Keith Bromley
Sr. Manager, Product Marketing at Ixia

Threat Hunting – Where to Start

October 23, 2019 by Keith Bromley

While security threats in general are a consistent concern for IT departments, the specific types of security threats change over time. For instance, according to the WatchGuard Internet Security Report - Q1 2019, “Cyber attackers are now using a wider range of security attacks including: an increase in malware, a decrease in network attacks, two wide-spread Mac adware variants, and a surge in web application attacks (specifically, XSS and SQLi).”

Since security threats are changing, this could mean that YOU also need to change, or at least augment, your security tactics. One tactic that has been increasing for a couple years now is to actively hunt for threats on your network. Passive security practices just aren’t good enough anymore. You need to be proactive to stop a breach, as the threats themselves have become much more sophisticated and harder to detect.

So, what can you do about it? Proactive threat hunting is one tactic. A word of caution here though. Before you start this type of endeavor, you need to ask yourself two questions:

  1. What is your level of commitment – i.e. how much time can you consistently dedicate to this?
  2. What type(s) of threat are you planning to look for – command and control (C2), data destruction, unexpected data encryption, data exfiltration, etc.?

While the level of commitment question may sound rudimentary, it’s not. Threat hunting takes time. To be successful, you must dedicate a certain amount of time each and every week to this cause. Otherwise, the inconsistency will allow threats to go uninvestigated. Even if you buy a threat hunting tool (which is highly recommended as it can significantly reduce the load for you), you will still need to dedicate time to investigate the flagged instances of potential security threat.

With respect the second question, you need to know exactly what you are looking for so that you don’t try to “boil the ocean.” Then, you can start to figure out what data you have and what you will need for the inspection process.

So, what kind of data do you need? That obviously depends upon what you are looking for. Here are some common data types and their challenges.

1. Log data 

  • Need to decide on how many and which ones – there is often an extensive number of log files to review
  • Certain threats can evade log capture – so how important is this data to your specific threat search
  • On-premises logging is often inconsistent

2. Endpoint data

  • Only provides visibility into system processes
  • Lacks context of the threat – this requires correlation later on
  • Is heavily determinant upon response capability in this area

3. Network data

  • Contains an extremely large amount of data to sift through
  • Does not show system internal information

At this point, it is highly advised to implement a visibility architecture. By constructing a visibility architecture, which is a fairly easy and straight forward task, you can eliminate the data issues we just looked at. The visibility architecture will give you access to all the data you need. You just insert a tap anywhere it is needed and you get a copy of all that data. After that, installing a network packet broker (NPB) is easy too. However, the NPB is a powerful ally for you.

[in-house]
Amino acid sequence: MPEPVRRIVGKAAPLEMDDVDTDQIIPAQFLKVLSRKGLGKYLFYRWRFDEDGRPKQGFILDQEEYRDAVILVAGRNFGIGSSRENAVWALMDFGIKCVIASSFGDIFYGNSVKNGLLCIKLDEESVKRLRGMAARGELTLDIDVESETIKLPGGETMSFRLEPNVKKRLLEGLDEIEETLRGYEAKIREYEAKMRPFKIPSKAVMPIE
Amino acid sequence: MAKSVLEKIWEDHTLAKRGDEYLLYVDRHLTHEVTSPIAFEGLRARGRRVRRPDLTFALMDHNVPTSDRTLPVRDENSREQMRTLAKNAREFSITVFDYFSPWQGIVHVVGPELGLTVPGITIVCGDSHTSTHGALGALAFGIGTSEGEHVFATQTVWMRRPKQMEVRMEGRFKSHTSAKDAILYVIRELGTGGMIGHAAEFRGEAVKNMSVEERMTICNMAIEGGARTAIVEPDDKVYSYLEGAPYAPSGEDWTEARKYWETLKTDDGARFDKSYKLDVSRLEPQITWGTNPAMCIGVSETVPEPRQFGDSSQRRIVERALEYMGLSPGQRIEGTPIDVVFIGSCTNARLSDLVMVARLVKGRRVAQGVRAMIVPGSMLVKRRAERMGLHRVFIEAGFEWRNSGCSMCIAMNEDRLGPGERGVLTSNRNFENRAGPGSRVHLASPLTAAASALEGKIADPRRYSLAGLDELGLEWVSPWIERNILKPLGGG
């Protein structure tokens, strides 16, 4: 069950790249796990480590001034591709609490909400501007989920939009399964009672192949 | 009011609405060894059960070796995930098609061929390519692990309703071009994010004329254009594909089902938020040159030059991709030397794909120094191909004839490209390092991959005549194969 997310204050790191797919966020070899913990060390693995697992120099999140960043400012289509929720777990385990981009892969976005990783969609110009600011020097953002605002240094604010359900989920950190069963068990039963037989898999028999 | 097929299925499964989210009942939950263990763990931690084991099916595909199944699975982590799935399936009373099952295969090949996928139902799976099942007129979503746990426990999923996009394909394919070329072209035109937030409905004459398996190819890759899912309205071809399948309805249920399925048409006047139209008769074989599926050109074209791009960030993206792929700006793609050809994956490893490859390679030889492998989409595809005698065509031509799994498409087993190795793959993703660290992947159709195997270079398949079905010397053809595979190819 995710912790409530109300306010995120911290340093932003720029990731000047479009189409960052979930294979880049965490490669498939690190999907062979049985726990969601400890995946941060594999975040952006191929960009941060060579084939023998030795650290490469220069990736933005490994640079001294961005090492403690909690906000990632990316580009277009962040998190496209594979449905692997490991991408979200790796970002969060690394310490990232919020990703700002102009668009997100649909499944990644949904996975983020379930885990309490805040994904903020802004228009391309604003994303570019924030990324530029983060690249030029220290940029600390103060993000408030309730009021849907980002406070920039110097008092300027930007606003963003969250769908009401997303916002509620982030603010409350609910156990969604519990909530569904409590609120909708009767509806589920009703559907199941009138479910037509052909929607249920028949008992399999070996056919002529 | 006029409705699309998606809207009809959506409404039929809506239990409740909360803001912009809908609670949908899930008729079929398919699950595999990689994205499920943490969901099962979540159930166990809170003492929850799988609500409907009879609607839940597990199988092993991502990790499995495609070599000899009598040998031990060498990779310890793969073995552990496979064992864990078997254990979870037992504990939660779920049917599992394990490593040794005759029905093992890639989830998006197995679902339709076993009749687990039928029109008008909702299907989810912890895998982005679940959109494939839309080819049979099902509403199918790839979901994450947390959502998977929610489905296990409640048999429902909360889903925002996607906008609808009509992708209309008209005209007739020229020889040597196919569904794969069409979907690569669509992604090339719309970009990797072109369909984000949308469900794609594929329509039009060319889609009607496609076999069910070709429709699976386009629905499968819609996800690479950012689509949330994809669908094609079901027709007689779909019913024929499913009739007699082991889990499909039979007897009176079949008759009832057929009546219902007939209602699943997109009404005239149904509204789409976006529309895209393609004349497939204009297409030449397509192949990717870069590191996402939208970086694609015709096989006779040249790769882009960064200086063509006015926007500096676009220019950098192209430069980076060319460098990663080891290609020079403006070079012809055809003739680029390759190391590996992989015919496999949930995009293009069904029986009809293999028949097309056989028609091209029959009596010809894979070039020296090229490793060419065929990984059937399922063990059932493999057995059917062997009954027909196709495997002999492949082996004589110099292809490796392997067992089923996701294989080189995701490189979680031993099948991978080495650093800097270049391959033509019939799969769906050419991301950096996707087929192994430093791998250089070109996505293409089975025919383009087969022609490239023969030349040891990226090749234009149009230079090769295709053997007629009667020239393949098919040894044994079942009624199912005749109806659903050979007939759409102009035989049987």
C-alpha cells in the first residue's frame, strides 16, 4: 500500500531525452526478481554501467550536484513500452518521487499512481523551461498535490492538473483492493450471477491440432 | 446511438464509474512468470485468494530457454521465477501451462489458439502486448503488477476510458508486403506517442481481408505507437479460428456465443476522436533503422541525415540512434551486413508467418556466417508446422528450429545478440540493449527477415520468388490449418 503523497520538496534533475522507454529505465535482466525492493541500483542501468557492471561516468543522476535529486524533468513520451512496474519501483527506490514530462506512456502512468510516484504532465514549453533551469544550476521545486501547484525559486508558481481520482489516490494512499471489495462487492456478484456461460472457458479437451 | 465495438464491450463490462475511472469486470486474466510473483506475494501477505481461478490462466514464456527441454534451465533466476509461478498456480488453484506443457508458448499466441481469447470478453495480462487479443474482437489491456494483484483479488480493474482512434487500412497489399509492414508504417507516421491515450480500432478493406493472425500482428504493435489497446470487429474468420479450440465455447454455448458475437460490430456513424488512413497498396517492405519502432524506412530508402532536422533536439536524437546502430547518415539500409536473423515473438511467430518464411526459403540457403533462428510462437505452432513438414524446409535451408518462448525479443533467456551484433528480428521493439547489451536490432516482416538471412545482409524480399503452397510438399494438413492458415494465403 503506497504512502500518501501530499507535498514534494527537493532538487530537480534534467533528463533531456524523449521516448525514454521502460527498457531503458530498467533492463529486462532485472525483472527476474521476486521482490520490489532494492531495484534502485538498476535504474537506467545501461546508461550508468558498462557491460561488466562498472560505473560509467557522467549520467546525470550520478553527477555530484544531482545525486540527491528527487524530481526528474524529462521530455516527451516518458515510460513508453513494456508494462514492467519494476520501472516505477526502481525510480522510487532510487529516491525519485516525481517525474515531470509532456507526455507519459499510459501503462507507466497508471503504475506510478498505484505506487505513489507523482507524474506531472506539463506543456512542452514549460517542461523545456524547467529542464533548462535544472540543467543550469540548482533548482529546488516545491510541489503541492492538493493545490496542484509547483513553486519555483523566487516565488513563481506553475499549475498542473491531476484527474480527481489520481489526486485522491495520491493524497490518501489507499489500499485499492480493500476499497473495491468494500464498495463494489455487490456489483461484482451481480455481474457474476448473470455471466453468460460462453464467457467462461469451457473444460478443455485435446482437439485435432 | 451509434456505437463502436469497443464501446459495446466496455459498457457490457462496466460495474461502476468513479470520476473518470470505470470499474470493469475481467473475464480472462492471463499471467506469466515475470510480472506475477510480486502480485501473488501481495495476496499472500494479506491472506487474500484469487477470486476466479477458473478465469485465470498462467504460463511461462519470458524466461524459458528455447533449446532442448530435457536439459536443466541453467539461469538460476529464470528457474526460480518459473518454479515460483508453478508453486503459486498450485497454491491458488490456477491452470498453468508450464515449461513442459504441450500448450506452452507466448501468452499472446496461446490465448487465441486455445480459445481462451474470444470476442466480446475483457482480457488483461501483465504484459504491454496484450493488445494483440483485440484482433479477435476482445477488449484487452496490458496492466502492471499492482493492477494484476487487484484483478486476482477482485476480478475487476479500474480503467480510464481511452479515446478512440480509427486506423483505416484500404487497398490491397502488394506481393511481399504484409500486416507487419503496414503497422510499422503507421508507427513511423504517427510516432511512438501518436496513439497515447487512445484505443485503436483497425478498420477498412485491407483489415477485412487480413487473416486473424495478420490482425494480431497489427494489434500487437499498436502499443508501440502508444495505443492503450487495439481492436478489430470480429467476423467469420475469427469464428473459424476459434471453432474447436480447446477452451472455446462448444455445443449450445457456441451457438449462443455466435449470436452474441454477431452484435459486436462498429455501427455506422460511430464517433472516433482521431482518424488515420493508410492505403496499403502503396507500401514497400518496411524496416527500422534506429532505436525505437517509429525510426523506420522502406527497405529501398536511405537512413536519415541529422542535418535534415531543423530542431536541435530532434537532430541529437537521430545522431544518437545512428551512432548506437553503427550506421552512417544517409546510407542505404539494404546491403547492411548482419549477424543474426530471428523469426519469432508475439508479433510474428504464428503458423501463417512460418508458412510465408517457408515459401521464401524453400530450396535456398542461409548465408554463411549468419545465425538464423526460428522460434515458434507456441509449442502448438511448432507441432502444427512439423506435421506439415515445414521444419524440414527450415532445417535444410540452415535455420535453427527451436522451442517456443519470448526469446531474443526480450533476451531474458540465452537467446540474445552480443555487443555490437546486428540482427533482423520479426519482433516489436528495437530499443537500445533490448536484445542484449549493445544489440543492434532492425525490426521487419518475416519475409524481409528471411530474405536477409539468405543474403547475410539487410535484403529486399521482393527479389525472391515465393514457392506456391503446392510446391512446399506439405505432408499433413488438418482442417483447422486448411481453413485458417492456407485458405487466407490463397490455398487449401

The NPB allows you to set up criteria to filter out all of the unnecessary data so that a threat hunting tool can use deep packet inspection (DPI) to quickly and efficiently hunt through the data for indicators of compromise (IOC). While some people don’t think they need a packet broker, it will take you a lot longer to find threats without one. There is also a greater chance of missing a threat.

What the packet broker does is remove all of the unnecessary data so that the threat hunting tool does not have to waste time. A basic analogy is to look for a needle in a haystack. Would you rather that haystack be 100 feet high and 100 feet in circumference or 5 feet high and 5 feet wide? There is a much higher probability that you will miss that needle in a 100 hundred foot high stack. It will also take you a lot longer to search through that volume of data. During that extra time, the malware may already have launched itself and caused a breach. Now you are in real trouble.

The next step is to actively use a threat hunting tool, like ExtraHop’s Reveal X, to comb through the data and analyze it for potential threats. After that, you will need more of your dedicated time to review the anomalies flagged by your threat hunting tool and compare snapshots of the data over time. Finally, you will need to make a determination on the anomaly. This is where you can decide to investigate the anomaly further or dismiss it as a false positive.

Whether you are part of the DevOps or SecOps team makes no difference—threats and problems are a daily, if not hourly, occurrence. What you need is good quality data as fast as you can get it to counter security threats, troubleshoot network outages, and search for security threats.

Unfortunately, IT security and analytics tools are only as good as the data they are seeing. An integrated approach for proper network visibility, network security, and network testing ensures that your tools get the right data at the right time, every time. Without an approach like this, IT teams will continue to struggle with preventing security breaches—and many will fail.

If you want more information on this topic, try reading this white paper Threat Hunting 101.